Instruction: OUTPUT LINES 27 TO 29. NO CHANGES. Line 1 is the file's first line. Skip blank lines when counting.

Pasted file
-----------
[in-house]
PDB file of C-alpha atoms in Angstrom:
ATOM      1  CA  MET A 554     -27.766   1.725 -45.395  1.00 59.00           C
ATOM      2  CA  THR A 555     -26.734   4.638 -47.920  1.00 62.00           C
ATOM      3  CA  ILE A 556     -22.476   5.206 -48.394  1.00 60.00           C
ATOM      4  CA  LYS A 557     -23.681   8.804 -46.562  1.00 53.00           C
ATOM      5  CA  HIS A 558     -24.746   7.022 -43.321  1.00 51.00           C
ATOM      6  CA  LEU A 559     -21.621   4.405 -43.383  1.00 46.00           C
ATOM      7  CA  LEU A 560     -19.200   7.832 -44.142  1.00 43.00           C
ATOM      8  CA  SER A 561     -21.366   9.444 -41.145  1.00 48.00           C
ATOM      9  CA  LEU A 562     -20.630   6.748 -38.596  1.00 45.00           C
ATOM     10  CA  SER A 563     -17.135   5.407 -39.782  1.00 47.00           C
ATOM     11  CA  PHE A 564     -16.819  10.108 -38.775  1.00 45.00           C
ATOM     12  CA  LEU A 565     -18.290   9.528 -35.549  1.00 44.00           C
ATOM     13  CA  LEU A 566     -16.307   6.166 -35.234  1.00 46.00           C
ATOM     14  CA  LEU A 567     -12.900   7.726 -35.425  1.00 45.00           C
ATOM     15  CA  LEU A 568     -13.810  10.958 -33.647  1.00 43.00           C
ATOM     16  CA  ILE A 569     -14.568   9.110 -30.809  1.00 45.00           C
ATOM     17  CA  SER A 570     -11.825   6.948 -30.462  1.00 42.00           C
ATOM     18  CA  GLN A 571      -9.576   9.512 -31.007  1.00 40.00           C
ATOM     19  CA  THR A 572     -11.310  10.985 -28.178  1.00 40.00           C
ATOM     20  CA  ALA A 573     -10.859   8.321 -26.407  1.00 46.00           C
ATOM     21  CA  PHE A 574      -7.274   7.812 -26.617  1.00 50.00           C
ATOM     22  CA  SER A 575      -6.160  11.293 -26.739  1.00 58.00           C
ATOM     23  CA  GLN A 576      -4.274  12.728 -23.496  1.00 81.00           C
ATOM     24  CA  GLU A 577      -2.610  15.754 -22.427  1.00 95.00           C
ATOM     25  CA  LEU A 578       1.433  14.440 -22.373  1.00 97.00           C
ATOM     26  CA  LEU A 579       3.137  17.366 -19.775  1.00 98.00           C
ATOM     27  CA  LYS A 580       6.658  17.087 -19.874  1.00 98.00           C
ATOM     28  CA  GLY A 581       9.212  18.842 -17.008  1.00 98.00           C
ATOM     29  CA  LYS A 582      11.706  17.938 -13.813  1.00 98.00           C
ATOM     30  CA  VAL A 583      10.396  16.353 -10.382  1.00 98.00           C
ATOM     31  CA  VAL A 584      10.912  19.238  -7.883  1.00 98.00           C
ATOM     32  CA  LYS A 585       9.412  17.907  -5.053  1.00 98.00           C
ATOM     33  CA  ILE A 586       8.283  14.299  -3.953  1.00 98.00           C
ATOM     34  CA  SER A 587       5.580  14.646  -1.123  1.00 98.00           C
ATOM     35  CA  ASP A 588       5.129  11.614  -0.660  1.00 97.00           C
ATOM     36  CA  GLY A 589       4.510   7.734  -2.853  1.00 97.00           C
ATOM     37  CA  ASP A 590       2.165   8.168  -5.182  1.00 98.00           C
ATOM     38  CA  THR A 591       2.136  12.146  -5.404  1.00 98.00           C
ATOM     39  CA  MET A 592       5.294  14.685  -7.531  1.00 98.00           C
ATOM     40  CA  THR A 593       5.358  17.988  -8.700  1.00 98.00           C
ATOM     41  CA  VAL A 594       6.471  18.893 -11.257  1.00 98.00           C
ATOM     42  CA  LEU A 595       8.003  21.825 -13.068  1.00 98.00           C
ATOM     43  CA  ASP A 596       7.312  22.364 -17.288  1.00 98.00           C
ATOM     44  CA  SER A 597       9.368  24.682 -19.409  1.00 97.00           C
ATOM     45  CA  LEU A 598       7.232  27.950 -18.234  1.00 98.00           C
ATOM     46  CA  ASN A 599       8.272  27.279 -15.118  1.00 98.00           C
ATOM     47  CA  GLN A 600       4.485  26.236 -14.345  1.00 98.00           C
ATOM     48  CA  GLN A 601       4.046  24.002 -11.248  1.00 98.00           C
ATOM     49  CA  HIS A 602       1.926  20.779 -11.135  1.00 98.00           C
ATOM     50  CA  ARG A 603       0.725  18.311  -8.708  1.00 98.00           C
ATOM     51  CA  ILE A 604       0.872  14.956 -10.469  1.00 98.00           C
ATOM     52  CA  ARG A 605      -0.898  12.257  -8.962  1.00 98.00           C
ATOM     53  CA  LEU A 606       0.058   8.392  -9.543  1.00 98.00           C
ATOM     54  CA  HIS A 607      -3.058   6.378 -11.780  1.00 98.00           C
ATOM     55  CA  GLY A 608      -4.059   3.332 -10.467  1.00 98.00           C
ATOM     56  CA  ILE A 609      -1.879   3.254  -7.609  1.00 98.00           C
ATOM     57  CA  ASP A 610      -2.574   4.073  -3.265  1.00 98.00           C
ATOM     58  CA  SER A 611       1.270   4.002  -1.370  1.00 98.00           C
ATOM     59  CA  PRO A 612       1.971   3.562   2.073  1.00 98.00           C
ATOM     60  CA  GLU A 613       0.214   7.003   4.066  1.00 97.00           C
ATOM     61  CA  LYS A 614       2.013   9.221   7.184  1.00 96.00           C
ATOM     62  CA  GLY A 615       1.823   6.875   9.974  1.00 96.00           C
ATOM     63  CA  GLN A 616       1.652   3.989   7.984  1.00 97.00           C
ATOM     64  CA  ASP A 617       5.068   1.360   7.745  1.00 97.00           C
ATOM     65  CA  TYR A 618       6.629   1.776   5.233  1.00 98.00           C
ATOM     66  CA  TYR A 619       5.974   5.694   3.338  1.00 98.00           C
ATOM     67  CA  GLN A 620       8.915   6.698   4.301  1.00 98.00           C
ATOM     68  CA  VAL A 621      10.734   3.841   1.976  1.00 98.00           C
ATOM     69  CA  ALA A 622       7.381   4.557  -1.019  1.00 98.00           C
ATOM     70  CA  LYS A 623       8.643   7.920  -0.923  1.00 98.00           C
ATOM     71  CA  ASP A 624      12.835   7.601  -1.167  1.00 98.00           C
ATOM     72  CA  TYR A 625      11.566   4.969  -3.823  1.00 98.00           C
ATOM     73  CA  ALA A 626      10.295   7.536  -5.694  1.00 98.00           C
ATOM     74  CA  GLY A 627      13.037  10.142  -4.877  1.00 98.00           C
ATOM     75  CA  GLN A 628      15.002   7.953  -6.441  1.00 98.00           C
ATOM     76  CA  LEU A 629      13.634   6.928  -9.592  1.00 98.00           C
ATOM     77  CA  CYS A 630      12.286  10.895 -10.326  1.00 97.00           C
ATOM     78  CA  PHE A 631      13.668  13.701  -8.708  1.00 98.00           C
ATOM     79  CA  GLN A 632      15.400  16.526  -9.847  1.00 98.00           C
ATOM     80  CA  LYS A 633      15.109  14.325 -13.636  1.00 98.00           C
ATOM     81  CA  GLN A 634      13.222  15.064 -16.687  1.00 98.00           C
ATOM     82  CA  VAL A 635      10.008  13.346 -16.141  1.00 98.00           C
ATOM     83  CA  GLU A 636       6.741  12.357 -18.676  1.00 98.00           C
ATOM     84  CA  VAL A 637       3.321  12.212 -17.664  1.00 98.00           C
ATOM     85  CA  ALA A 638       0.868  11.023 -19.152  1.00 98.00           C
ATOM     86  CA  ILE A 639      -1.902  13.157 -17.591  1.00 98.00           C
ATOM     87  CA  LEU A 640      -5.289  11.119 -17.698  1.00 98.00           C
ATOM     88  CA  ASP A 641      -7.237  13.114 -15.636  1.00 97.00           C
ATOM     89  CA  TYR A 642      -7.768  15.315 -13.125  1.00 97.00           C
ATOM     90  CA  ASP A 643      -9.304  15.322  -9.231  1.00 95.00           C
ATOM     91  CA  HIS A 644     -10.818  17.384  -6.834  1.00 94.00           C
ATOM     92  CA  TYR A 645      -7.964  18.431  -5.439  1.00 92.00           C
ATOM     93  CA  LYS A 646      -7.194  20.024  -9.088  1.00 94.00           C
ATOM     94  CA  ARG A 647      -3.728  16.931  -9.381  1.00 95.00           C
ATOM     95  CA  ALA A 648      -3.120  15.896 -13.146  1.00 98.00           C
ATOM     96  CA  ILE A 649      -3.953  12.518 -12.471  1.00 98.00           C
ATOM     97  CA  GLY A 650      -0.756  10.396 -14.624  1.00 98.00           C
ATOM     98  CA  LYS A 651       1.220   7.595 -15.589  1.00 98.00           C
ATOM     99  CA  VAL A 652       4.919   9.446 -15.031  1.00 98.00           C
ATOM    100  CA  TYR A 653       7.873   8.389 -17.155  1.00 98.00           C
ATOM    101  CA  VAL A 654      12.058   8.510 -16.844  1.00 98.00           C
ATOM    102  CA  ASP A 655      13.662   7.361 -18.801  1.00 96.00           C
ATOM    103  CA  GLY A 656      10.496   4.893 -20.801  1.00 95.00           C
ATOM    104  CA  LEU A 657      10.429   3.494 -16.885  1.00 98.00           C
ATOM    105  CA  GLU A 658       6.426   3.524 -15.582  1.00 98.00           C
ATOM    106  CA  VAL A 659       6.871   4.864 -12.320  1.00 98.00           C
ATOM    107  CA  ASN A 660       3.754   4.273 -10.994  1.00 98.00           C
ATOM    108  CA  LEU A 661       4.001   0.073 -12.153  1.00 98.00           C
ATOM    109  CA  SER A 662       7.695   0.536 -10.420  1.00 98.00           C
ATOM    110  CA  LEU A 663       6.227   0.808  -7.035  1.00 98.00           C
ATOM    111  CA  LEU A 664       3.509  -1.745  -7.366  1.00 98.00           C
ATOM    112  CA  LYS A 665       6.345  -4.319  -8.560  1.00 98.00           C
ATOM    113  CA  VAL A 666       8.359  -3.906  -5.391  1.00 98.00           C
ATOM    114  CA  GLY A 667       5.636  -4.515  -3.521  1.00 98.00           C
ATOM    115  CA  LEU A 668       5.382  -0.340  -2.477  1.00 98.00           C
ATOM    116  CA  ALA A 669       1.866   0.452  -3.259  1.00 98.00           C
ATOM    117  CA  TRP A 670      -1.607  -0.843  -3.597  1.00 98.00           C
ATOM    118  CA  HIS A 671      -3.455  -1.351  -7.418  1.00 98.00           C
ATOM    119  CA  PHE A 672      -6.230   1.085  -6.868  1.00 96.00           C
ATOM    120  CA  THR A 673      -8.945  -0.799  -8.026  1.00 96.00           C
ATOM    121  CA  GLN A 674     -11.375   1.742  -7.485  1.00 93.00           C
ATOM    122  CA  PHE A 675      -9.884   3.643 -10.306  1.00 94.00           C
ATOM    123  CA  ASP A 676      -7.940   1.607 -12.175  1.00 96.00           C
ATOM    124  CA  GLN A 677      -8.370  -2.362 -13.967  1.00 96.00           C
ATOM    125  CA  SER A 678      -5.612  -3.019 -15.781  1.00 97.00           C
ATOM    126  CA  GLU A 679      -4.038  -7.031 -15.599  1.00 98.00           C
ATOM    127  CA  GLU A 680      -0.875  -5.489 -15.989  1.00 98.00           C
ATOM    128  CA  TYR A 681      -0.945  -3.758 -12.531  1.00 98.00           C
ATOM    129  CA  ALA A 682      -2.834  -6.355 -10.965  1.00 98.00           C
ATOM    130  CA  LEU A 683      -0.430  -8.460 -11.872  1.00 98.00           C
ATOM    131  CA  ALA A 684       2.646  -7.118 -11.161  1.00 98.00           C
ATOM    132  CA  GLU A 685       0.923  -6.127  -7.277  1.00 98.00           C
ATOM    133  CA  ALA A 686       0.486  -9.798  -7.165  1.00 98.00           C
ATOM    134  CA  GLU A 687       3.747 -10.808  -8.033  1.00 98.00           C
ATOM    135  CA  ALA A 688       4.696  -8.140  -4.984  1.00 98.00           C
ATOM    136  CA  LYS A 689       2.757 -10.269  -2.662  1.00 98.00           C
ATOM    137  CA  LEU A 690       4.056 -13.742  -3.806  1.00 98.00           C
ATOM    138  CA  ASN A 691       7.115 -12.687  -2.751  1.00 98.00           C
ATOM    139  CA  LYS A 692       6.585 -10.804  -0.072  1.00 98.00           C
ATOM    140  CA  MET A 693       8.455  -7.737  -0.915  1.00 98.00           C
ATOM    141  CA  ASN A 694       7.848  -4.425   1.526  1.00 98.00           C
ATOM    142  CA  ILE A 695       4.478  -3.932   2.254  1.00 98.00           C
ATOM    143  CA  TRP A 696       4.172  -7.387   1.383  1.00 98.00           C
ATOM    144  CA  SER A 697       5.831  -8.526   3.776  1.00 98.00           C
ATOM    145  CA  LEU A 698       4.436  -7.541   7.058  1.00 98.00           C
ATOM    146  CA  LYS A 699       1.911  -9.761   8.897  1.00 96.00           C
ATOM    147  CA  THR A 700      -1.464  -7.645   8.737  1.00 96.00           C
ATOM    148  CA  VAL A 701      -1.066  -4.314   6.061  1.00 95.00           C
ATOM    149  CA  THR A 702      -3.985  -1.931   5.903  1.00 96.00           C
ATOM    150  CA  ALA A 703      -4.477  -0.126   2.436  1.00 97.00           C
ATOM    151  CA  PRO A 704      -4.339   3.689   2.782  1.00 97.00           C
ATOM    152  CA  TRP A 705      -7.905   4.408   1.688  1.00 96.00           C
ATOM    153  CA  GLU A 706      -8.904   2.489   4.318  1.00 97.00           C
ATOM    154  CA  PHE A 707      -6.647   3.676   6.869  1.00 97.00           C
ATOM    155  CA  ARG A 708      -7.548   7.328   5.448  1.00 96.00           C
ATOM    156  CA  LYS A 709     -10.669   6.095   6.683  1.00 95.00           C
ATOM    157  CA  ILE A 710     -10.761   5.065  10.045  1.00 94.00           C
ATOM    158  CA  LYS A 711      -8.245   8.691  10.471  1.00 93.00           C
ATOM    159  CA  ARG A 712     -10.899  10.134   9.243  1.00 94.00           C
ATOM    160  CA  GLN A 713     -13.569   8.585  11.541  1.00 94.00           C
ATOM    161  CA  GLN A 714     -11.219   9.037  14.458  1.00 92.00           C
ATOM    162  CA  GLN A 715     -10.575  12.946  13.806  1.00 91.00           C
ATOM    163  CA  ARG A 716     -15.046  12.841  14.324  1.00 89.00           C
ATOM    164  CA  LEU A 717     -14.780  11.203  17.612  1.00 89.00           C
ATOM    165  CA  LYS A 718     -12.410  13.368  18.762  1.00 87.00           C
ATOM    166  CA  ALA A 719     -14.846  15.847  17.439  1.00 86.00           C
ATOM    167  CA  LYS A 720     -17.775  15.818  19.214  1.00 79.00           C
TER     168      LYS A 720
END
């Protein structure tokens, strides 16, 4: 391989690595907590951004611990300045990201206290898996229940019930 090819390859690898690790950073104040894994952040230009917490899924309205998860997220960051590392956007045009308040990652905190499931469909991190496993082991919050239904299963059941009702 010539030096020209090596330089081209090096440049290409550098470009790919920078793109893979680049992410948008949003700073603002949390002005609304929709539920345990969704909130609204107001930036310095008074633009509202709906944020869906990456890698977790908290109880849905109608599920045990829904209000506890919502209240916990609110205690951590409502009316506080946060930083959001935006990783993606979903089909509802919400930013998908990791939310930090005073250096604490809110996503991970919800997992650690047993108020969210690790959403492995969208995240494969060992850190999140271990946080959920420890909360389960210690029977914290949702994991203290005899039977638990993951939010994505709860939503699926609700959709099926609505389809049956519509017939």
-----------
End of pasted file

ATOM     25  CA  LEU A 578       1.433  14.440 -22.373  1.00 97.00           C
ATOM     26  CA  LEU A 579       3.137  17.366 -19.775  1.00 98.00           C
ATOM     27  CA  LYS A 580       6.658  17.087 -19.874  1.00 98.00           C